- The Washington Times - Friday, July 24, 2009

ANALYSIS/OPINION:

It is unusual to hear the words “automaker” and “profit” in the same sentence these days, so many were surprised when Ford Motor Co. announced a second quarter net income of $2.3 billion. The black ink was achieved largely through debt restructuring, and it may be difficult to continue this run next quarter. Still, in these uncertain times, it is welcome news that an American car company can actually make money.

When federal auto-bailout mania hit Washington last February, we praised Ford for not accepting government money and all the strings attached. We likened the situation to an experiment similar to West versus East Germany, or South versus North Korea. We doubted that the automakers who accepted federal largesse — and the inevitable bureaucratic meddling and backroom political dealing that goes with it — would fare better than a family-run company seeking long-term stability.

Six months later, the numbers are in. Since our Feb. 20 editorial, Ford stock has gone up 325 percent. General Motors Corp. stock was down 74 percent when trading ended on May 28, before GM declared the biggest industrial insolvency in U.S. history. GM is now traded under the name Motors Liquidation Co., a moniker that wouldn’t exactly look very good on the trunk of your car. When GM declared bankruptcy, President Obama offered some of his trademark empty rhetoric about making sacrifices “so that your children and all of our children can grow up in an America that still makes things.” Yet Ford kept rolling along without a handout.

Auto sales, in general, are down from this time a year ago but are tending upward since January. Ford sales have declined much less during the past year than its major competitors. In June, the Ford F-series pickup was the No. 1-selling vehicle in America, and Ford had three cars in the top 10. Ford’s share of the U.S. auto market has risen from 14.0 percent in June 2008 to 17.2 percent in June 2009. Ford has moved into second place in domestic sales, surpassing Toyota Motor Corp., whose share declined from 16.2 percent a year ago to 15.3 percent now. In June 2008, Ford trailed GM in market share by almost 8 percent; now the gap is only 3 percent and closing fast.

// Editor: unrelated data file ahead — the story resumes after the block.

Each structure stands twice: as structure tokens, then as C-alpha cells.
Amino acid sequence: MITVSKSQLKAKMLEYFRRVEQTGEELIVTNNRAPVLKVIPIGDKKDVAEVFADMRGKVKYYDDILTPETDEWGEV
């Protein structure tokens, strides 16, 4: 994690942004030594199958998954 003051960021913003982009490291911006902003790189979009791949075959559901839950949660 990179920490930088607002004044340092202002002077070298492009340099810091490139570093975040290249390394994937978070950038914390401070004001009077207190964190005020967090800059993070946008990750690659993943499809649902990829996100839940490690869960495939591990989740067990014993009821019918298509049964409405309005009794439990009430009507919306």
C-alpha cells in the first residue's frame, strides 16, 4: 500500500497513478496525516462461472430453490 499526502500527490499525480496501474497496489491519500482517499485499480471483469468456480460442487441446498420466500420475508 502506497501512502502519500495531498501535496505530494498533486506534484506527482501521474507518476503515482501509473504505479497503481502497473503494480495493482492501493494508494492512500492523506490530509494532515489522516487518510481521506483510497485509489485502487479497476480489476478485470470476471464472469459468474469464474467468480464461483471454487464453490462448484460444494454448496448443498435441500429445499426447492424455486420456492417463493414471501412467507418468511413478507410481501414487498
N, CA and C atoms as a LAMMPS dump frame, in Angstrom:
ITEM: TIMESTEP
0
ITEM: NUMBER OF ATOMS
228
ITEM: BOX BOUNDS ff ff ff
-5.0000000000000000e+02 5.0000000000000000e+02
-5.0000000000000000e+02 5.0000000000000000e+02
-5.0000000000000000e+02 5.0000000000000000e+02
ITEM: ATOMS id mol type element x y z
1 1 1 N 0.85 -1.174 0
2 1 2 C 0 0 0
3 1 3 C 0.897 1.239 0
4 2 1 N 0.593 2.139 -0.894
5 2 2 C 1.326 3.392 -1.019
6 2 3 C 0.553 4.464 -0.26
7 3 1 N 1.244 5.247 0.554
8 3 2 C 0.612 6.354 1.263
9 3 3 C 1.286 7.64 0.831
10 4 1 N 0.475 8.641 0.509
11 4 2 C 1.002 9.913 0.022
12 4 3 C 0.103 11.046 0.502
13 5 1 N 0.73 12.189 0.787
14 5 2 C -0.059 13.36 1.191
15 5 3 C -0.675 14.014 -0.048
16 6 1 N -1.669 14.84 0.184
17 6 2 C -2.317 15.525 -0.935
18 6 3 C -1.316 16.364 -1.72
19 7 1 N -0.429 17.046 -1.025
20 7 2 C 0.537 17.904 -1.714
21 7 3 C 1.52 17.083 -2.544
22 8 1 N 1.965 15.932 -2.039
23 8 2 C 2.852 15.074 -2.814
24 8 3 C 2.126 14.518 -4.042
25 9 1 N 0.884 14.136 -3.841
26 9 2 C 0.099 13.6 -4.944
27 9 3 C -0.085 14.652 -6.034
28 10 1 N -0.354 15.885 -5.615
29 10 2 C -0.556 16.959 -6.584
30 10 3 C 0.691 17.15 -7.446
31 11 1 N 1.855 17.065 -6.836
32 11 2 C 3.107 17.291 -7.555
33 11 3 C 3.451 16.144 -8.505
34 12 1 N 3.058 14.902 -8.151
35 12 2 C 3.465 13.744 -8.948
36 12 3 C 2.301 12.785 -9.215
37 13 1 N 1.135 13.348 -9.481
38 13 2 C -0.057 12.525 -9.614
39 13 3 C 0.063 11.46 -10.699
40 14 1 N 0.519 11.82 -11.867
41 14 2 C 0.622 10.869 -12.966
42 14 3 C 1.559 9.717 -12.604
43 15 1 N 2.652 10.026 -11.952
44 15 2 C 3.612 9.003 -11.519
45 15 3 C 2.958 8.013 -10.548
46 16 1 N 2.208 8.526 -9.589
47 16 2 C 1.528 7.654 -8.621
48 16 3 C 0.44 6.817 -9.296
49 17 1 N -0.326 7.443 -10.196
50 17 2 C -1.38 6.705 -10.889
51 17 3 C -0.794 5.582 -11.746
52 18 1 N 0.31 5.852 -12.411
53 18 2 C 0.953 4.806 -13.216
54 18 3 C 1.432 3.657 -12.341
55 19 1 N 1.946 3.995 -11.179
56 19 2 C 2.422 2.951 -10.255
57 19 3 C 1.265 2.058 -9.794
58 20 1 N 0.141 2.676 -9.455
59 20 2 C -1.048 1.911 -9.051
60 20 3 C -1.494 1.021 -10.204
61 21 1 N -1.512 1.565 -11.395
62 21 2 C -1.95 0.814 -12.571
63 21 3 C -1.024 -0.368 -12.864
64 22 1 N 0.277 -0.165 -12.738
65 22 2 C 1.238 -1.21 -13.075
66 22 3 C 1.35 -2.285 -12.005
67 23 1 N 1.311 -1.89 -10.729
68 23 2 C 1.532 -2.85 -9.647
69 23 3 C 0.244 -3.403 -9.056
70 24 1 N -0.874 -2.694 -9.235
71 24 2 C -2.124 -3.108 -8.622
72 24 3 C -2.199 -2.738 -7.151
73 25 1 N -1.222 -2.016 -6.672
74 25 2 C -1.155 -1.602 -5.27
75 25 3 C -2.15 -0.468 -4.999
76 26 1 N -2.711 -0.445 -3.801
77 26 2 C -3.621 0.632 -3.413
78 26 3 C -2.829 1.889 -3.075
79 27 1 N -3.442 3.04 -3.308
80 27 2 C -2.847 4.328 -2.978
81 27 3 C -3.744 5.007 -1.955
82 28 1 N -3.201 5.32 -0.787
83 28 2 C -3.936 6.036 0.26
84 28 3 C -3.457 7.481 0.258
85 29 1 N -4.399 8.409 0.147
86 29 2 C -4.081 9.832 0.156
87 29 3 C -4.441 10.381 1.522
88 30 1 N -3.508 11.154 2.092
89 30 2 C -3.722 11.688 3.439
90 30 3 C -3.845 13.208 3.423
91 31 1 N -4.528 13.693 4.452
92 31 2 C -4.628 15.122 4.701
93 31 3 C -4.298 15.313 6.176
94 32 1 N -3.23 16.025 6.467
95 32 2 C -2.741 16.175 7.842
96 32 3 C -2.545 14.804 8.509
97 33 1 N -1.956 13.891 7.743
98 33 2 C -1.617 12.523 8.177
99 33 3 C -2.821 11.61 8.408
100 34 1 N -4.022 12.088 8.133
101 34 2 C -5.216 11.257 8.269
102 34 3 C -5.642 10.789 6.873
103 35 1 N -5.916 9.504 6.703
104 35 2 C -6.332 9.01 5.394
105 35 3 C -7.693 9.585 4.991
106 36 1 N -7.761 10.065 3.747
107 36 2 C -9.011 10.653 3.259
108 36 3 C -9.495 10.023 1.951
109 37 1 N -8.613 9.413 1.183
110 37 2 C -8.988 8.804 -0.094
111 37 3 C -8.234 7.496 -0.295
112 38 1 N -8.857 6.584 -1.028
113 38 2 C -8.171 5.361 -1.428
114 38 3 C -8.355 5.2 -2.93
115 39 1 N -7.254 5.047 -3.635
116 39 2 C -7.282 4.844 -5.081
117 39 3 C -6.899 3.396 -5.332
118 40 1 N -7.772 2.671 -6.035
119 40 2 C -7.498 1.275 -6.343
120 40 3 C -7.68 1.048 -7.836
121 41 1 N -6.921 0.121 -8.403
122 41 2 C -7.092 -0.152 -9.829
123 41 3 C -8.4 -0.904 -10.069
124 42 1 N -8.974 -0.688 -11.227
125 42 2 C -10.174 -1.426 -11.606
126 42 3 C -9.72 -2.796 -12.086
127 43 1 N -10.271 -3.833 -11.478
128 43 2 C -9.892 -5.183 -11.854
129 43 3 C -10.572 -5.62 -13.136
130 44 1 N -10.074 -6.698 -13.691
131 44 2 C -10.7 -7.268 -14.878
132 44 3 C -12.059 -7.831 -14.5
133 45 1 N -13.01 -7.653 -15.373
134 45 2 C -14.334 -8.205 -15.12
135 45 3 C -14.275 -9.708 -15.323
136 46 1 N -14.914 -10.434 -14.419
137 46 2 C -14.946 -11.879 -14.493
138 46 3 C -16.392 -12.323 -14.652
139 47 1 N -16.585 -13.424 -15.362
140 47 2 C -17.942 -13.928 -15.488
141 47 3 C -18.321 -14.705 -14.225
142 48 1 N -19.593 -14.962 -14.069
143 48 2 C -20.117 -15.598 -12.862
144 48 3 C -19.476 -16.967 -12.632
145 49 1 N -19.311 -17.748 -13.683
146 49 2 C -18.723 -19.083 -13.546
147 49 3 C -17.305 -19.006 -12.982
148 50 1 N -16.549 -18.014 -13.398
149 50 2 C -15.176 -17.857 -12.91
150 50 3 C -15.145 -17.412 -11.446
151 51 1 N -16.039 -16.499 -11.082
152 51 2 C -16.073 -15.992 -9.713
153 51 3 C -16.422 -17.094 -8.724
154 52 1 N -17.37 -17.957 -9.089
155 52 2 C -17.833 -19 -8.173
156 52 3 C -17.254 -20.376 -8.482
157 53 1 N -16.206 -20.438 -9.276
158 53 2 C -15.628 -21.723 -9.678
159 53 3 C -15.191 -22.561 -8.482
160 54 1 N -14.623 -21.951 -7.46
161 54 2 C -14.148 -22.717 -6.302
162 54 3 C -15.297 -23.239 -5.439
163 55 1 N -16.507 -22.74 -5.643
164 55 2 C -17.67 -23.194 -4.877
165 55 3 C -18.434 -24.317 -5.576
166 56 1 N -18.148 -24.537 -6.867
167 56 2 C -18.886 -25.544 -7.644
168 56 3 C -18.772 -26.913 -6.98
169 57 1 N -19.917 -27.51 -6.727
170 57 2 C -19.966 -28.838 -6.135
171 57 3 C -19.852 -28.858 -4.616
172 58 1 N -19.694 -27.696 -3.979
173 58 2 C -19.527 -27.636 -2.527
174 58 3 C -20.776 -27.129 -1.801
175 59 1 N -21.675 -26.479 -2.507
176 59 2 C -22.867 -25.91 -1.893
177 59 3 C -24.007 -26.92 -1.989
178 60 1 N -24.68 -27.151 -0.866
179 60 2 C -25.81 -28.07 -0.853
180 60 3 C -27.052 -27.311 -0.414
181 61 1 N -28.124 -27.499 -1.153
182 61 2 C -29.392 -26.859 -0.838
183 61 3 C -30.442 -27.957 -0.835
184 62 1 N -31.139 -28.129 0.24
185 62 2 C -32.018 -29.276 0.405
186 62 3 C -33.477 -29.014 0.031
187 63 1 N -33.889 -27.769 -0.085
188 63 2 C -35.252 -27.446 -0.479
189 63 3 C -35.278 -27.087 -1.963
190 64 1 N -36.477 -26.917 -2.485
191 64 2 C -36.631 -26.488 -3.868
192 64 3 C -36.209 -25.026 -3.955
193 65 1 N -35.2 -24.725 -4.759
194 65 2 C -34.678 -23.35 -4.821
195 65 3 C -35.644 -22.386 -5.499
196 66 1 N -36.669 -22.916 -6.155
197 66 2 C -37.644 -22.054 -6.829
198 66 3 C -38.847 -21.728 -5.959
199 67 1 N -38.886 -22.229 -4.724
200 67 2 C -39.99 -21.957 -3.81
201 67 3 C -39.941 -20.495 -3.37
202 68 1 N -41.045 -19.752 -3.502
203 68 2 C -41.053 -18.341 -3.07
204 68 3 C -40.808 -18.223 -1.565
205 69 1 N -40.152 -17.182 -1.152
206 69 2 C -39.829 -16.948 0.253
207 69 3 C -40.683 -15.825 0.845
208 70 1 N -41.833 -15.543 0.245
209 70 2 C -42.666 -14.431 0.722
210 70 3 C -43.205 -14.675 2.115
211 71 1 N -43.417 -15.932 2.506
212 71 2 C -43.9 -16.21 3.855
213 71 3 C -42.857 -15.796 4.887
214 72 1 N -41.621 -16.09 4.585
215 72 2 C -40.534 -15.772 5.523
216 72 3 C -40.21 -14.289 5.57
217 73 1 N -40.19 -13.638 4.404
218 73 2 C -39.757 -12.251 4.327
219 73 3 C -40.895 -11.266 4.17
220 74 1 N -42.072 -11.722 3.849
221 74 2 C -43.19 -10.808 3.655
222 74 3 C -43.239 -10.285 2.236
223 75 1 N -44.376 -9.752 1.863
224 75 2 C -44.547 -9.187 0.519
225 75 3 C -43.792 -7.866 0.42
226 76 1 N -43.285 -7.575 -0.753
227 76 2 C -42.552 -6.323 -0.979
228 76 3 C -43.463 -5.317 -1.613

GM and Chrysler LLC shut down production lines earlier this summer; Ford is increasing production for the first time in two years. If trends continue, Ford is poised to become the No. 1 automaker in America for the first time since Henry Ford himself ran the company eight decades ago.

Some analysts have noted that Ford has benefited from consumer anger over the government bailout cash given to its competitors. That’s only part of it. The government is ill-suited to managing any large corporations, and as we said in February, Washington “brings little to the discussion other than a checkbook and an attitude.” Since then, we have seen shareholders thrown to the curb, successful auto dealers brusquely told to close, and labor unions and the government assuming controlling interests in GM and Chrysler. These strong-arm tactics were unattractive to Americans who believe in free-market principles and fair play in business.

Whether a combination of government and union leadership can produce better products than a traditional corporation remains to be seen, but we stand by our Cold War comparisons. Ford’s gutsy stand for capitalism is now reaping rewards, and that is the American way.

LOAD COMMENTS ()

 

Click to Read More

Click to Hide